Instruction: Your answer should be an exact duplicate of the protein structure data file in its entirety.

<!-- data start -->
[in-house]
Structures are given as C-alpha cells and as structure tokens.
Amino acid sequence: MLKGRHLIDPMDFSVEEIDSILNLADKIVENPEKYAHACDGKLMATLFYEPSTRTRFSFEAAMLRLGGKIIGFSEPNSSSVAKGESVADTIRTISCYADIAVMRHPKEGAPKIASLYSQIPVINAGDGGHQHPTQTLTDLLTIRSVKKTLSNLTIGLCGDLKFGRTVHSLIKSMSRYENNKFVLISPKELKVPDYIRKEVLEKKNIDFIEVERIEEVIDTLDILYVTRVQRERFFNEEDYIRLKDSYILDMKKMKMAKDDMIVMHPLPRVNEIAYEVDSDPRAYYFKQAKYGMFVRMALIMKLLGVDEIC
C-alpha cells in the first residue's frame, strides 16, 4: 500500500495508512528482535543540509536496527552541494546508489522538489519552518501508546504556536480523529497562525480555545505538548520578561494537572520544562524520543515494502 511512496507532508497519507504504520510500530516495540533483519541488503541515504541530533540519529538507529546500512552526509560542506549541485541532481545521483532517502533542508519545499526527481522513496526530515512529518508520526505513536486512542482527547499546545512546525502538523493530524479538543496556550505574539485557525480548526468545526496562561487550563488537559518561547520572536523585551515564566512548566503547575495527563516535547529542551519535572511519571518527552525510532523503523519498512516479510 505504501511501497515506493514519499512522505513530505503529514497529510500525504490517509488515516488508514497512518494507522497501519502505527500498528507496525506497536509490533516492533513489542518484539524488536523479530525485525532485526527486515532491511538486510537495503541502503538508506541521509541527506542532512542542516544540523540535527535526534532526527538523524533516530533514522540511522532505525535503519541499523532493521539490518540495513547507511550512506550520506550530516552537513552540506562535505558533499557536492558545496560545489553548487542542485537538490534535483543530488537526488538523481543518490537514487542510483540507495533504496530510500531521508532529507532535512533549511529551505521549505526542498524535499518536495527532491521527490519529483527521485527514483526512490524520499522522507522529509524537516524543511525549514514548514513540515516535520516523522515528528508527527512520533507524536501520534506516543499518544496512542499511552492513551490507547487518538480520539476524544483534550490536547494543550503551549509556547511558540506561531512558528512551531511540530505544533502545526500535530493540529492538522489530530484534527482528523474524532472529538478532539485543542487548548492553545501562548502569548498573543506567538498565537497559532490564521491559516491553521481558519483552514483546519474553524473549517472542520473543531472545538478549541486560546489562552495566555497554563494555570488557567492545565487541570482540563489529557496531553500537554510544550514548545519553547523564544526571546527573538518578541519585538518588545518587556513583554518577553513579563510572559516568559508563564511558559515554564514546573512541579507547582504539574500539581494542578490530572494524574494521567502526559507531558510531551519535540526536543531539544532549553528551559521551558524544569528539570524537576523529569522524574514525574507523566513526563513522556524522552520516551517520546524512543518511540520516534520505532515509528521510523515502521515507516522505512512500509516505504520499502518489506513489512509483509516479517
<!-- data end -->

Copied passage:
[in-house]
Structures are given as C-alpha cells and as structure tokens.
Amino acid sequence: MLKGRHLIDPMDFSVEEIDSILNLADKIVENPEKYAHACDGKLMATLFYEPSTRTRFSFEAAMLRLGGKIIGFSEPNSSSVAKGESVADTIRTISCYADIAVMRHPKEGAPKIASLYSQIPVINAGDGGHQHPTQTLTDLLTIRSVKKTLSNLTIGLCGDLKFGRTVHSLIKSMSRYENNKFVLISPKELKVPDYIRKEVLEKKNIDFIEVERIEEVIDTLDILYVTRVQRERFFNEEDYIRLKDSYILDMKKMKMAKDDMIVMHPLPRVNEIAYEVDSDPRAYYFKQAKYGMFVRMALIMKLLGVDEIC
C-alpha cells in the first residue's frame, strides 16, 4: 500500500495508512528482535543540509536496527552541494546508489522538489519552518501508546504556536480523529497562525480555545505538548520578561494537572520544562524520543515494502 511512496507532508497519507504504520510500530516495540533483519541488503541515504541530533540519529538507529546500512552526509560542506549541485541532481545521483532517502533542508519545499526527481522513496526530515512529518508520526505513536486512542482527547499546545512546525502538523493530524479538543496556550505574539485557525480548526468545526496562561487550563488537559518561547520572536523585551515564566512548566503547575495527563516535547529542551519535572511519571518527552525510532523503523519498512516479510 505504501511501497515506493514519499512522505513530505503529514497529510500525504490517509488515516488508514497512518494507522497501519502505527500498528507496525506497536509490533516492533513489542518484539524488536523479530525485525532485526527486515532491511538486510537495503541502503538508506541521509541527506542532512542542516544540523540535527535526534532526527538523524533516530533514522540511522532505525535503519541499523532493521539490518540495513547507511550512506550520506550530516552537513552540506562535505558533499557536492558545496560545489553548487542542485537538490534535483543530488537526488538523481543518490537514487542510483540507495533504496530510500531521508532529507532535512533549511529551505521549505526542498524535499518536495527532491521527490519529483527521485527514483526512490524520499522522507522529509524537516524543511525549514514548514513540515516535520516523522515528528508527527512520533507524536501520534506516543499518544496512542499511552492513551490507547487518538480520539476524544483534550490536547494543550503551549509556547511558540506561531512558528512551531511540530505544533502545526500535530493540529492538522489530530484534527482528523474524532472529538478532539485543542487548548492553545501562548502569548498573543506567538498565537497559532490564521491559516491553521481558519483552514483546519474553524473549517472542520473543531472545538478549541486560546489562552495566555497554563494555570488557567492545565487541570482540563489529557496531553500537554510544550514548545519553547523564544526571546527573538518578541519585538518588545518587556513583554518577553513579563510572559516568559508563564511558559515554564514546573512541579507547582504539574500539581494542578490530572494524574494521567502526559507531558510531551519535540526536543531539544532549553528551559521551558524544569528539570524537576523529569522524574514525574507523566513526563513522556524522552520516551517520546524512543518511540520516534520505532515509528521510523515502521515507516522505512512500509516505504520499502518489506513489512509483509516479517